The night market is the main event that goes on in Luang Prabang. An entire street of goods laid on the ground (on cloth of course) with blue and red tent/marquee things which gives the market its flair and colour. The first time we visited the night market, I was wide eyed and truelly excited. Knowing that out of all the amazing goods being sold, Santa would choose which ones were meant for me for christmas!!!
We had bumped into some friends that we met on the bus from Sapa (Vietnam) to the border town in Laos. We all decided to get breakfast and then hit this pool/bar called Pistoche. The great thing was it was always good/amazing weather in Luang Prabang. So the thought of a swimming pool was salavating. The only problem was it was about an hours walk away from the town centre. Had we known this I think a tuk tuk would have been employed.
However, by the time we did get there we dived straight in. Pistoche was run by a westerner so the pool didn't dissapoint (check our pic...again). After we went for dinner on the riverside and decided to play a traditional Laos game of 'chicken head'. A bit like spin the bottle, apart from when the chicken beak points at you, you have to drink a shot of traditional Laos Laos (a strong spirit made from rice). Unfortunately for me, Daniel decided to give me an extra dare, "if it lands on Fay, she has to nibble the chickens mohawk!" Cocky, and thinking I had an 8-1 chance I wouldn't get picked I agreed. Of course the dreaded beak pointed quite clearly at me. Miffed that it was my own boyfriend who had dared me in the first place I showed that I was no pushover and nibbled away. Yes, disgusting I know, but I merely nibbled, I definately did not eat it!
Christmas eve had crept up on me and Daniel. Not really feeling very christmasy we decided on the eve of Jesus' birth to go and visit a nearby waterfall. An hours drive out of town, we decided to take a tuk tuk. When we arrived there were the typical touristy stalls selling t-shirts and crafts. What shocked us the most was that, before we even reached the waterfall we had stumbled across a Bear sanctuary specifically for black Asian bears, from across China, Myanmar, Laos, Cambodia and Thailand. A reservation in the middle of the forest, fenced off from visitors. What looked like a kiddies playground made out of wood and old tyres. As we approached we realised the keepers were hiding their lunch in all sorts of places, making the bears work for their food. Not that they needed to, because as soon as the gates opened to let them out into the enclosure they knew exactly where all the food was hidden. Clever Teddies!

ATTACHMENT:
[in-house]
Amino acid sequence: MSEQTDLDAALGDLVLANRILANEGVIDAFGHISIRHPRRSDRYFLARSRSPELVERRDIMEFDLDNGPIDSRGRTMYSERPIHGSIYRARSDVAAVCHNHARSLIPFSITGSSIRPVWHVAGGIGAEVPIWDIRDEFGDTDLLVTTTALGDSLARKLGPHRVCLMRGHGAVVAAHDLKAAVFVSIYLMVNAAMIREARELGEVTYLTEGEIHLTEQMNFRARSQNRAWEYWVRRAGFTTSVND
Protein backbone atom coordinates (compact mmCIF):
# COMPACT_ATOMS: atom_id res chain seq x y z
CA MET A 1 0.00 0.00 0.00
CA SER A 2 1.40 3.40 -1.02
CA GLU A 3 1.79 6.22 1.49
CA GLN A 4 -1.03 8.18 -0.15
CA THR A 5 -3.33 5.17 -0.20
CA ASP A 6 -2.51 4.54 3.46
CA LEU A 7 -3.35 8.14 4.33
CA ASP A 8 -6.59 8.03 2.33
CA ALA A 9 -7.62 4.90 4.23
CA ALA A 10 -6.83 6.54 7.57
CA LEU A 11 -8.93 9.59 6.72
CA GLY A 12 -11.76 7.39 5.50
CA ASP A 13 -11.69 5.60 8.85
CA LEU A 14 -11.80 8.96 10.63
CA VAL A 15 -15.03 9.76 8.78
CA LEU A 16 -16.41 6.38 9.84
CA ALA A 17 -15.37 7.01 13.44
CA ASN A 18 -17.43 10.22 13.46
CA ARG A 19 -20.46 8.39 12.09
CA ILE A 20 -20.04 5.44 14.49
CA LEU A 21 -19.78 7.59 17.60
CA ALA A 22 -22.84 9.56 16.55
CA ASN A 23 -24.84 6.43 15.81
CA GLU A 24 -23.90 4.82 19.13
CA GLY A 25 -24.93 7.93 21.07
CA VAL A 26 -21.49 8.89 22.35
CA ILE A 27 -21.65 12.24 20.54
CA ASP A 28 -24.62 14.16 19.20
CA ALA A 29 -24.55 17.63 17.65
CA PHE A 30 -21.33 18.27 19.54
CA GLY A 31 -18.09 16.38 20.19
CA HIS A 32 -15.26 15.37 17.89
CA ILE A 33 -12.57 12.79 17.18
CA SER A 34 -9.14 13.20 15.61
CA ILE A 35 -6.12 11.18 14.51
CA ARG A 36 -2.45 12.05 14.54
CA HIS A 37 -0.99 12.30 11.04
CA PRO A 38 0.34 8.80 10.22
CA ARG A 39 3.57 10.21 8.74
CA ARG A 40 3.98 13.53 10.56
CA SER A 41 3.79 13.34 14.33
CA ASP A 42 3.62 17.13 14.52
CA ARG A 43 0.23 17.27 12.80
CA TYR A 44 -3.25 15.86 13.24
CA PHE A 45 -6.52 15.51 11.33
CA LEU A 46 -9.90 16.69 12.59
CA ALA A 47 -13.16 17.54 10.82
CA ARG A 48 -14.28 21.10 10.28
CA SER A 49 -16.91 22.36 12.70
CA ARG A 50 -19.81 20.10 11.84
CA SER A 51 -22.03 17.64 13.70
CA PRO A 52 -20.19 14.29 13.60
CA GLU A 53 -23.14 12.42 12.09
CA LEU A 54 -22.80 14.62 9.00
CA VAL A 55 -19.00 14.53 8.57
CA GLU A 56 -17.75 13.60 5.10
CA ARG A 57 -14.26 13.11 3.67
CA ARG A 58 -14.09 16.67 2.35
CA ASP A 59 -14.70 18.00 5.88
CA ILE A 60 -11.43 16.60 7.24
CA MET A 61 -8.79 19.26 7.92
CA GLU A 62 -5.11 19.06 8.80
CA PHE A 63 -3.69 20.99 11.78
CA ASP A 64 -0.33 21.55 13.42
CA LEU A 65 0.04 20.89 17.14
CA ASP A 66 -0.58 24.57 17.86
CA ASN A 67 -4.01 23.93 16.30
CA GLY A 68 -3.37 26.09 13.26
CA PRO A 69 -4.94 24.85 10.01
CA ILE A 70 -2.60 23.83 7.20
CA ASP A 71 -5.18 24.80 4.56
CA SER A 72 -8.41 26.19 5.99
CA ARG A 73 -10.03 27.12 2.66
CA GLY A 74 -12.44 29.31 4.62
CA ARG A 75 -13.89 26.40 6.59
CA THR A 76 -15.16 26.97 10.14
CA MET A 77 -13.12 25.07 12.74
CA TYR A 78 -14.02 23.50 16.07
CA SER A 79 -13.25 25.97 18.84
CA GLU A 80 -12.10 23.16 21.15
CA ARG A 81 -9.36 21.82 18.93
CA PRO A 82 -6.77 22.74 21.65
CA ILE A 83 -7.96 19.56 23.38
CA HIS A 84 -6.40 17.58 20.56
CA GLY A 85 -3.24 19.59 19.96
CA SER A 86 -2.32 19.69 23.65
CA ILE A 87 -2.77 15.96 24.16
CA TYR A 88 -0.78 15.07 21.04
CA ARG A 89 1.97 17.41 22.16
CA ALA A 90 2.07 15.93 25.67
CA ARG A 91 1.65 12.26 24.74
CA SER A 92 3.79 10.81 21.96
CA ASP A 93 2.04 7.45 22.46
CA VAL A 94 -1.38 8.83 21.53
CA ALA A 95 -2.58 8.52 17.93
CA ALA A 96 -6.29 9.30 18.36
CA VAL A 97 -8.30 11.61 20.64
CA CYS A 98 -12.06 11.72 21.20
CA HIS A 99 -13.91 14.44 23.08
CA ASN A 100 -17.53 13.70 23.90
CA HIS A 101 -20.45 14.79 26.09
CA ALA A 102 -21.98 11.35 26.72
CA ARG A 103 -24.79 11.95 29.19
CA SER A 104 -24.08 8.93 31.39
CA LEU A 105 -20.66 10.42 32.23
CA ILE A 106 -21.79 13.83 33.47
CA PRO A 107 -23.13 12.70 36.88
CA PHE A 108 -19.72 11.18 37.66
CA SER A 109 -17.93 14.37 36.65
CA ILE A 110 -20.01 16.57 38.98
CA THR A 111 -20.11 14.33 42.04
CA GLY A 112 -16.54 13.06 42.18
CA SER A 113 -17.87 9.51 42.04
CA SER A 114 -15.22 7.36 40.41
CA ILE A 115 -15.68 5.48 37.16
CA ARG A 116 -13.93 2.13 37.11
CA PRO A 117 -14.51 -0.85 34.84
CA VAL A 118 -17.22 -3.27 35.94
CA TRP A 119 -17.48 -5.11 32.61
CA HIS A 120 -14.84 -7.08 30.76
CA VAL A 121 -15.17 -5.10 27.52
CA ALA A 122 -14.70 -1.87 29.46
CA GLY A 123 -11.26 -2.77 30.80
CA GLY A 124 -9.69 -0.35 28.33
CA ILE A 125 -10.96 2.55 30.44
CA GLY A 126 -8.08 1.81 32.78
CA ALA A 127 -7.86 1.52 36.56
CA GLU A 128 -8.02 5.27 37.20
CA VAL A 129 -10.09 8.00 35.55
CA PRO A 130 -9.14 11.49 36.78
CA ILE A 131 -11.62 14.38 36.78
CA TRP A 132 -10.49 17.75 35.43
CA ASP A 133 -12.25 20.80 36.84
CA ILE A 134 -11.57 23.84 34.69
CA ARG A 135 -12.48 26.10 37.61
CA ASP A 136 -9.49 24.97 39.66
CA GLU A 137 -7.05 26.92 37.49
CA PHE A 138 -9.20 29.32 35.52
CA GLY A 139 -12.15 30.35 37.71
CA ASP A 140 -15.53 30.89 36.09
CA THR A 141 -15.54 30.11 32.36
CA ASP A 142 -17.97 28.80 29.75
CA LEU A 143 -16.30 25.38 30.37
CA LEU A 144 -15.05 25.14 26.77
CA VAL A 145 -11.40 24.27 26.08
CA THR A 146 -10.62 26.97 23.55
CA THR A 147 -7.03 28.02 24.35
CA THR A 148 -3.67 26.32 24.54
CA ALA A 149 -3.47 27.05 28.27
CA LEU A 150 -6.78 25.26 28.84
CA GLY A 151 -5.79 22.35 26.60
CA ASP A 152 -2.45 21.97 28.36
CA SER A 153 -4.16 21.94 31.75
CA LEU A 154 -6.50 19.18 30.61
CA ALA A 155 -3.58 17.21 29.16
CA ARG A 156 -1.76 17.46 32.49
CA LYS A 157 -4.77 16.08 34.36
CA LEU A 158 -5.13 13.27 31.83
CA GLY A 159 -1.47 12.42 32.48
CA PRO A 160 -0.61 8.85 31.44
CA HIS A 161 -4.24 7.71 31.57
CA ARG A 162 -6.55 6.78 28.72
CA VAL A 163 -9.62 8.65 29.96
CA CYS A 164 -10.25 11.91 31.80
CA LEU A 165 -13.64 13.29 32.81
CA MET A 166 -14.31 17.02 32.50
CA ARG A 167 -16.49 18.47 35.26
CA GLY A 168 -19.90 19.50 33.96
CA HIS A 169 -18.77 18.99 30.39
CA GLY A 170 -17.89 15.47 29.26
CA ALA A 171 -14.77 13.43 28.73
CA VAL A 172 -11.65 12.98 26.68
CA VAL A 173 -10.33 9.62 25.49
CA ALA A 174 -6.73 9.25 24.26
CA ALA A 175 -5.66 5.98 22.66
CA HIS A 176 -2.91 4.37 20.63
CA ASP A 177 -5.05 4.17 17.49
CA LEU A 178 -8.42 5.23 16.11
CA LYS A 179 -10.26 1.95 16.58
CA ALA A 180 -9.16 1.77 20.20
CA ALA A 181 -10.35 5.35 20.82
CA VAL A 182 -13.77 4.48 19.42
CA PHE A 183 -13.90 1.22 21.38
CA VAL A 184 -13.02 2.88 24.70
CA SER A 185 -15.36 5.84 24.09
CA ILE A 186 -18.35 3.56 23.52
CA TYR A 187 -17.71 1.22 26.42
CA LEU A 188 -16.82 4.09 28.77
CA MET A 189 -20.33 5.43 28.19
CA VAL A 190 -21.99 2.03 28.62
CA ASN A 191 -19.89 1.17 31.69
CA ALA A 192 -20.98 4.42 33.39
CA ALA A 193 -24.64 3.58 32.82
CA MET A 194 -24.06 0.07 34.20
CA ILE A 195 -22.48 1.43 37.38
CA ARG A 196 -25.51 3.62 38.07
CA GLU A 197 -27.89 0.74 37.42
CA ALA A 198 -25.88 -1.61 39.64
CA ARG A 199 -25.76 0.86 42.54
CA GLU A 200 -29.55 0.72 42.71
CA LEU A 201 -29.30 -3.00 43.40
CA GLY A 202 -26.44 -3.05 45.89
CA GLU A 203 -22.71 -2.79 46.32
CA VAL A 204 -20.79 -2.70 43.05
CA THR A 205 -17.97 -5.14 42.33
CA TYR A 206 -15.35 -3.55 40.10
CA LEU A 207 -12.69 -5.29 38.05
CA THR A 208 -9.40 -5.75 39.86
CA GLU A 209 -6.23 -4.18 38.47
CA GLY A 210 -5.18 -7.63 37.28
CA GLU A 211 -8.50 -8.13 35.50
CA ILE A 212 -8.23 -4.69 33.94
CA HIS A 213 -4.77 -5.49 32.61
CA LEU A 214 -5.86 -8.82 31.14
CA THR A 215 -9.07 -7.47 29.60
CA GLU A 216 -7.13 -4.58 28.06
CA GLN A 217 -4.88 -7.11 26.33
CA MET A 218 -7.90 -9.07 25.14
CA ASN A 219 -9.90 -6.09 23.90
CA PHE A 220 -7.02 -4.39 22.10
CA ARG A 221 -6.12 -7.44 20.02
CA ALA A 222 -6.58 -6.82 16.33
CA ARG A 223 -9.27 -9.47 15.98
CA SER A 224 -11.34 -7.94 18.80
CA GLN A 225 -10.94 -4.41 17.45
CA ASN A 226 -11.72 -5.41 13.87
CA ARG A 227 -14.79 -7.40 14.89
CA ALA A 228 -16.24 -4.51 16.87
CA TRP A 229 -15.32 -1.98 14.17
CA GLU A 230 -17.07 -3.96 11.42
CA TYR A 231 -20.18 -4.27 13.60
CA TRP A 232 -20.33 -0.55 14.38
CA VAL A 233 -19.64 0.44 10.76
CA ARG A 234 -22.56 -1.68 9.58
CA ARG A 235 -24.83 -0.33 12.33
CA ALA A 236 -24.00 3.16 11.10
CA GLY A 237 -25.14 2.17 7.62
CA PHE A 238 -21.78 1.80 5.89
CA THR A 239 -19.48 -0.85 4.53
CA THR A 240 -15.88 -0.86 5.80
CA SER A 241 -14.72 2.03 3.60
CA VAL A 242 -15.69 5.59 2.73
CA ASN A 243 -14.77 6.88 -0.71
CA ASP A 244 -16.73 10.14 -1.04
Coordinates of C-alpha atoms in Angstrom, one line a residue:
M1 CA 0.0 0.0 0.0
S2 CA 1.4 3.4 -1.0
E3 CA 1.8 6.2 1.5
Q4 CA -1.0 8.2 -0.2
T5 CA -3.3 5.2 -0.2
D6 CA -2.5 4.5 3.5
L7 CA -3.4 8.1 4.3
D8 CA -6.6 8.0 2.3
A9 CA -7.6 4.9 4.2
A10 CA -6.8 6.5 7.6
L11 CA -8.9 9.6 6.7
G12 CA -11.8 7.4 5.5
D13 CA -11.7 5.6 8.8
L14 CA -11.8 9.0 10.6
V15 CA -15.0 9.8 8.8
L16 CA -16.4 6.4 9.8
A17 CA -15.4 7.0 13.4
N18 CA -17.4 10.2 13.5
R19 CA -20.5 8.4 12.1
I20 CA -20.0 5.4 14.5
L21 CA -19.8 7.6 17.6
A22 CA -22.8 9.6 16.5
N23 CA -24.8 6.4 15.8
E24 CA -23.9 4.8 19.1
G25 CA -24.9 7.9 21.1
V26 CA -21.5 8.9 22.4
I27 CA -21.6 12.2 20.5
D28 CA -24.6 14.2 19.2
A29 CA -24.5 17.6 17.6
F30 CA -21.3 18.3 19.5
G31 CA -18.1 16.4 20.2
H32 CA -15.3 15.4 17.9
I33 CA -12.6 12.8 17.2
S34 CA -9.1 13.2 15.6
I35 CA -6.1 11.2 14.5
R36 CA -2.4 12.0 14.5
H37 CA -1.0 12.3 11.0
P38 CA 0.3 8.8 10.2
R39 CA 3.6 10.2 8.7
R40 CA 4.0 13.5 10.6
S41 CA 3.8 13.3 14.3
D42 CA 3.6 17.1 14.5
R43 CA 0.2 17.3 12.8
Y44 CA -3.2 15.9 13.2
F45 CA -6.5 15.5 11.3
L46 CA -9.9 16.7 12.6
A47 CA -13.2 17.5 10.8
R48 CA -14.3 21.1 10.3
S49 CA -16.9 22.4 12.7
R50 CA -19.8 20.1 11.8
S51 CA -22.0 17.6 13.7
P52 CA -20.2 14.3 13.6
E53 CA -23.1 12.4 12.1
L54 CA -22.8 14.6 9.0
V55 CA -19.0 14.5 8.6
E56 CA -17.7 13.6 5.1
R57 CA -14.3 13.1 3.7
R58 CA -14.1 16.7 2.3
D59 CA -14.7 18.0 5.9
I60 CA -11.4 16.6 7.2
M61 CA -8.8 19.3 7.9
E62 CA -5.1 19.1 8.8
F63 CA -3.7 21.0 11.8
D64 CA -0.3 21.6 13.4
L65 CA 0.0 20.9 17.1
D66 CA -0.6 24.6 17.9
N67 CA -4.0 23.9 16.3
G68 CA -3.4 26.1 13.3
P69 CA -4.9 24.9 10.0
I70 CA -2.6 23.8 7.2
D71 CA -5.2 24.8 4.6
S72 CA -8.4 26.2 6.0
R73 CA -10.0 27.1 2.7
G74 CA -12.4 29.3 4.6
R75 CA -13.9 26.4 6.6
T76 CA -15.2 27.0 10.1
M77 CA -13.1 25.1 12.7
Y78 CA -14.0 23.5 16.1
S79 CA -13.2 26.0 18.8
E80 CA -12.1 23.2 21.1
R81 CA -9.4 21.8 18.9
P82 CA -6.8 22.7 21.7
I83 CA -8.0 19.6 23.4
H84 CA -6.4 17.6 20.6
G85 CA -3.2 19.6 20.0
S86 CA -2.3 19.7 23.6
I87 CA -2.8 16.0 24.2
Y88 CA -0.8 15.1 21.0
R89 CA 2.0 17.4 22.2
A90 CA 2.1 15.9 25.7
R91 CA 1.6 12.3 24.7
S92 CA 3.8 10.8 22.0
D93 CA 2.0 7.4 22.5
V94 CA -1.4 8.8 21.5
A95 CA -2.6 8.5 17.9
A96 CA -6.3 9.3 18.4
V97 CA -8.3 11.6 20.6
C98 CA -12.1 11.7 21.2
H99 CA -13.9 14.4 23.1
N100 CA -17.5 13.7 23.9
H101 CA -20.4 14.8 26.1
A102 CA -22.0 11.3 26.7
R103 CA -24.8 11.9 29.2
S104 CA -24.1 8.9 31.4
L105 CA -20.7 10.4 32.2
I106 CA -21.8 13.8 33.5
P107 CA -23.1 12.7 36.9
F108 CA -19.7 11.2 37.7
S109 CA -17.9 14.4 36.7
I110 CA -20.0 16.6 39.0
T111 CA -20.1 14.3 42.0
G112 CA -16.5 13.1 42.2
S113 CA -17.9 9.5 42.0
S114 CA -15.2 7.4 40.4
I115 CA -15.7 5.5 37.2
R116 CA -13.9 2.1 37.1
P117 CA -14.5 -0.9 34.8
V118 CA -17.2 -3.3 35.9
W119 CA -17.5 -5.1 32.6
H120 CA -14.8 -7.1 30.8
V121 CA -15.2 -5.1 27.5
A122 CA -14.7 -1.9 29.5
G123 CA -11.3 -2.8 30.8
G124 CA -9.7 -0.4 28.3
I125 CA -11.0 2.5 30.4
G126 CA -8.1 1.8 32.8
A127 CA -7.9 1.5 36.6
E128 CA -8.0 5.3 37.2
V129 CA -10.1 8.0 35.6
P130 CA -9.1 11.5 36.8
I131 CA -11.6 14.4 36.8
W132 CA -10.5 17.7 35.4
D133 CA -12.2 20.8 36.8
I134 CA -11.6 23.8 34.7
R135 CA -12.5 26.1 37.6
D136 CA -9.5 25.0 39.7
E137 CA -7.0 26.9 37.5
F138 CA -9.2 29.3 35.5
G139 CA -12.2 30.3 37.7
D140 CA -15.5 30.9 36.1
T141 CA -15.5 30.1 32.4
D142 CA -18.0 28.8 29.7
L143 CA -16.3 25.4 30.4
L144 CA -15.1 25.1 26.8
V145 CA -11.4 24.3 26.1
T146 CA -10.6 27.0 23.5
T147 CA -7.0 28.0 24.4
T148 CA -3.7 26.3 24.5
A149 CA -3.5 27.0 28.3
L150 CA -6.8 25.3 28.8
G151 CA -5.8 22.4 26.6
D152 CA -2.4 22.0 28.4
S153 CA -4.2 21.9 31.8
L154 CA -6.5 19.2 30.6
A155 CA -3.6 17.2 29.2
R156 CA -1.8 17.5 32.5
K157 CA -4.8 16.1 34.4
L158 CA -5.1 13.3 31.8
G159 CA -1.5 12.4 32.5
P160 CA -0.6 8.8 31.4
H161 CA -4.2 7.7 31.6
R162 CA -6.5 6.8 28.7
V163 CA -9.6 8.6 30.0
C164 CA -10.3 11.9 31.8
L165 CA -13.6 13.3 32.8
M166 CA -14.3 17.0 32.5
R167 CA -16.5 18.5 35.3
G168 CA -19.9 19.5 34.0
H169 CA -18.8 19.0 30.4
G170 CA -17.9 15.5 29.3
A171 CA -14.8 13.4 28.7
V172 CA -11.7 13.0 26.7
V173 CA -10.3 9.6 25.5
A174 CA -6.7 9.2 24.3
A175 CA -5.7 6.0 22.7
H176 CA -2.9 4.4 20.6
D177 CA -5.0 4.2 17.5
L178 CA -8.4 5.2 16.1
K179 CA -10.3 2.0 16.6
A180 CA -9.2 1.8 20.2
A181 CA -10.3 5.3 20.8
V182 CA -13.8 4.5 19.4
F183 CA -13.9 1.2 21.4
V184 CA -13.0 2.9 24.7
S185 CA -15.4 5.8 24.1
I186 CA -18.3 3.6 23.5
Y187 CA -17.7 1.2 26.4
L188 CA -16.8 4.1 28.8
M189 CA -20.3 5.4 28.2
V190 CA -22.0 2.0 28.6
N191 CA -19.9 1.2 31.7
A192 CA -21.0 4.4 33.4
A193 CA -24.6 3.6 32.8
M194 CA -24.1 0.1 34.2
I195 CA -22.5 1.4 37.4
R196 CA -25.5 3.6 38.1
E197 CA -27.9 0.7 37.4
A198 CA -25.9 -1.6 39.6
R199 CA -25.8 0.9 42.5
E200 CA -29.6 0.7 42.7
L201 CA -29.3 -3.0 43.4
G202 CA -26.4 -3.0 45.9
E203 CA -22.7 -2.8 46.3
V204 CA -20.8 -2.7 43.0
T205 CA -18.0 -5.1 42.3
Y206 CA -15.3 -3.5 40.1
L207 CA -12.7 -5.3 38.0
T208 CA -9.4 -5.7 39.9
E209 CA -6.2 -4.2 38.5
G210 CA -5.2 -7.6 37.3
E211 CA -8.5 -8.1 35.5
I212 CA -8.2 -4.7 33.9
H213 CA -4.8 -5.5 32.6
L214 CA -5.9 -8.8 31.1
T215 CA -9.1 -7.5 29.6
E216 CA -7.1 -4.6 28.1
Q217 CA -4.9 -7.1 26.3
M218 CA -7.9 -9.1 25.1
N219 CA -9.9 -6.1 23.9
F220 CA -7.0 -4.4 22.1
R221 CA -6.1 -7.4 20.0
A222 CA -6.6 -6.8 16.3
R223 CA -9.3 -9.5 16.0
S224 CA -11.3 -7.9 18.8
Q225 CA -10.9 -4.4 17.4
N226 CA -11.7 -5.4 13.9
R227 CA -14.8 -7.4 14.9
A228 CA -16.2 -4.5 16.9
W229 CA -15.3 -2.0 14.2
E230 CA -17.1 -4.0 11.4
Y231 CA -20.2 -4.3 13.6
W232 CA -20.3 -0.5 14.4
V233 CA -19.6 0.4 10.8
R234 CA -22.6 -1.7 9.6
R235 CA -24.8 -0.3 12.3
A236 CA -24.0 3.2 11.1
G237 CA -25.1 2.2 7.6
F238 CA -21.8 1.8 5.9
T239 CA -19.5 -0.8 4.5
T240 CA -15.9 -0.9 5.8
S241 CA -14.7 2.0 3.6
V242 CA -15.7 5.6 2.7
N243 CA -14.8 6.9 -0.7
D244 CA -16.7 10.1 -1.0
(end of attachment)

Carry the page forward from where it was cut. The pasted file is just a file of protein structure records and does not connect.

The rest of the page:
As we plodded onwards to find the waterfall, we came across the bottom of it. Not that we knew that at the time, or at least I didnt know that! Just the bottom of the waterfall looked big, with a calm type of lagoon under it. The water colour was just so blue, more turquoise than blue really. It was like something you could imagine mermaids swimming in. Daniel said that he thought the lagoon like pool looked mystical, and could imagine people once coming here believing the water had healing powers. Lucky for me there was plenty more where this came from. As we walked further up stream there would be another small waterfall after another all in a row of terraces. One of the lagoons we actually swam in because it looked so magical and tempting but it was very cold. Finally we had realised that all the little waterfalls were part of one gigantic, ginormous, humungous, so overly big waterfall. Enough description there? So it was big, and then we decided we needed to investigate some more. So we climbed up rocks to reach the top of the gigantic monster of a waterfall. It took guts, determination, discipline and lots and lots of effort on my part. To haul my body up slippery mud and rocks to reach the most awe inspiring view of Laos. A view spanning miles and many hills, this was truelly worth the climb. The waterfall itself was spectacular and something me and Daniel will remember as the most amazing but unusual Christmas Eve ever!